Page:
The second week-end trip was even more harrowing, and I wisely declined  all invitations for additional trips. Had another aircraft been available—another model a bit less vintage, I perhaps would have returned—no, belay that—the only circumstance that would have gotten me on a third flight to Hong Kong would be the imminent fall of Da Nang to North Vietnamese regulars. In that case I would have made a third flight to Hong Kong on any conveyance that could get me off the ground, whether on the Gooney Bird, in a lawn-mower-powered ultra-light or under a parasail towed by a child in a rowboat.

This posting will reveals the details of the second flight, details that would cause anyone, particularly my mother’s youngest son, to forego a third flight to Hong Kong.

Saturday dawned bright and clear at Da Nang, South Korea on a day in 1969,  and we lifted off for our flight to Hong Kong, the star of the Orient. We were ensconced in a C-47 transport plane affectionately nicknamed Gooney Bird. Powered by two reciprocating engines, our Gooney Bird was assembled in the late 1930s or the early 1940s—a durable bird, but not exactly a state-of-the-art conveyance. However, its age and its continued use by the United States Air Force were testaments to its reliability.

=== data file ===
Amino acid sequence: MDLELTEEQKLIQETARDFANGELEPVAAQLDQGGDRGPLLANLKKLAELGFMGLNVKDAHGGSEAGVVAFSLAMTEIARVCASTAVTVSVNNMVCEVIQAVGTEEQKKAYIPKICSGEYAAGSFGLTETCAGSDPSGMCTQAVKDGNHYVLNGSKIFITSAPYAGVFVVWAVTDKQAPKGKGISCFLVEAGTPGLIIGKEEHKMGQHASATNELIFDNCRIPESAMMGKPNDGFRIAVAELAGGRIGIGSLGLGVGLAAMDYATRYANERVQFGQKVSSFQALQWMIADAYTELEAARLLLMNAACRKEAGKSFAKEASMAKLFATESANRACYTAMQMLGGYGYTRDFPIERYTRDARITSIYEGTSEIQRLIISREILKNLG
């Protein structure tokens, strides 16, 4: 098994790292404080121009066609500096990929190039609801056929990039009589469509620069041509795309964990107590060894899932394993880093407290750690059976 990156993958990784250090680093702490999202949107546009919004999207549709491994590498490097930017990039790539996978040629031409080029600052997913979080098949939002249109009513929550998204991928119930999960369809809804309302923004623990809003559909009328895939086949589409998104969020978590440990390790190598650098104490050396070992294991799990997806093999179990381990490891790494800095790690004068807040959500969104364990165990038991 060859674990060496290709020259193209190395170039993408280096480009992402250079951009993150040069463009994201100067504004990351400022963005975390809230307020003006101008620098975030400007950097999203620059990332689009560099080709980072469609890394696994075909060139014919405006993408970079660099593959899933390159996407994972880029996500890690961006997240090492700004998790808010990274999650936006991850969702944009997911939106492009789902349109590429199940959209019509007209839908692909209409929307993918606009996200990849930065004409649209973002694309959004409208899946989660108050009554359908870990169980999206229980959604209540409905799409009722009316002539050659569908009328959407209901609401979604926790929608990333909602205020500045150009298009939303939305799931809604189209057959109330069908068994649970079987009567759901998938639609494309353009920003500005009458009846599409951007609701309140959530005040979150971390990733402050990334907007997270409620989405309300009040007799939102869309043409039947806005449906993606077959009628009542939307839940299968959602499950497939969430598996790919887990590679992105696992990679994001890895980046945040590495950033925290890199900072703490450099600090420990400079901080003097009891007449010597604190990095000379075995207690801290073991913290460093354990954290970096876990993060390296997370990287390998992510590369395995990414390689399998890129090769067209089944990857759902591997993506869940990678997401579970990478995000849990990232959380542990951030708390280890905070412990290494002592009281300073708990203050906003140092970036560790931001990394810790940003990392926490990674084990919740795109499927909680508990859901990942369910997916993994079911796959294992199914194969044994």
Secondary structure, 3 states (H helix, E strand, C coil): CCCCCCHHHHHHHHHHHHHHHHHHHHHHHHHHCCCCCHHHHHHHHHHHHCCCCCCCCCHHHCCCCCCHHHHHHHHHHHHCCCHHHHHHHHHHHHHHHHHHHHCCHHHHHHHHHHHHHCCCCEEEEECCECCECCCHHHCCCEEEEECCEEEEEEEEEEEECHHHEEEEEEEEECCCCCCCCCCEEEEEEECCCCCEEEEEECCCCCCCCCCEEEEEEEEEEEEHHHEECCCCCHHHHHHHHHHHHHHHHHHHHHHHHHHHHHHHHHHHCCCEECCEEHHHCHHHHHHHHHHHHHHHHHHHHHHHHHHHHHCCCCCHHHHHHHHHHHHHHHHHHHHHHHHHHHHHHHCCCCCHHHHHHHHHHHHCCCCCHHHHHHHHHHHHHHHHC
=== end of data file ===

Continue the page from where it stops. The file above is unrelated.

Our flight from DaNang to Hong Kong was routine, uneventful, with nothing to portend the nature of our return flight to South Vietnam. We arrives at Hong Kong in mid-morning and passed the the day shopping—I purchased a a reel-to-reel tape recorder, one of the finest units available at the time, along with a plentiful supply of tape, some jewelry for my wife, and a wooden model of a Chinese junk—the recorder was junked, the jewelry is part my wife’s heritage to our three daughters, and I’m still stuck with the Chinese junk—it’s still accumulating dust and it’s still an eyesore. I can’t decide what to do with it—I’ve offered it as a present to several people—all expressed their appreciation of the offer, but none accepted it. I hate to give it up, and I hate to keep it—bummer!

But I have digressed—back to our return flight:

We left Kong Kong in mid-morning on Sunday. Our flight was routine until a short while after passing the point-of-no-return to Hong Kong—regardless of circumstances we were required to press on to Da Nang—if an inflight emegency should 0ccur, our options would be to ditch into the ocean, land somewhere in China, either on an island or on the mainland, or land somewhere in North Vietnam.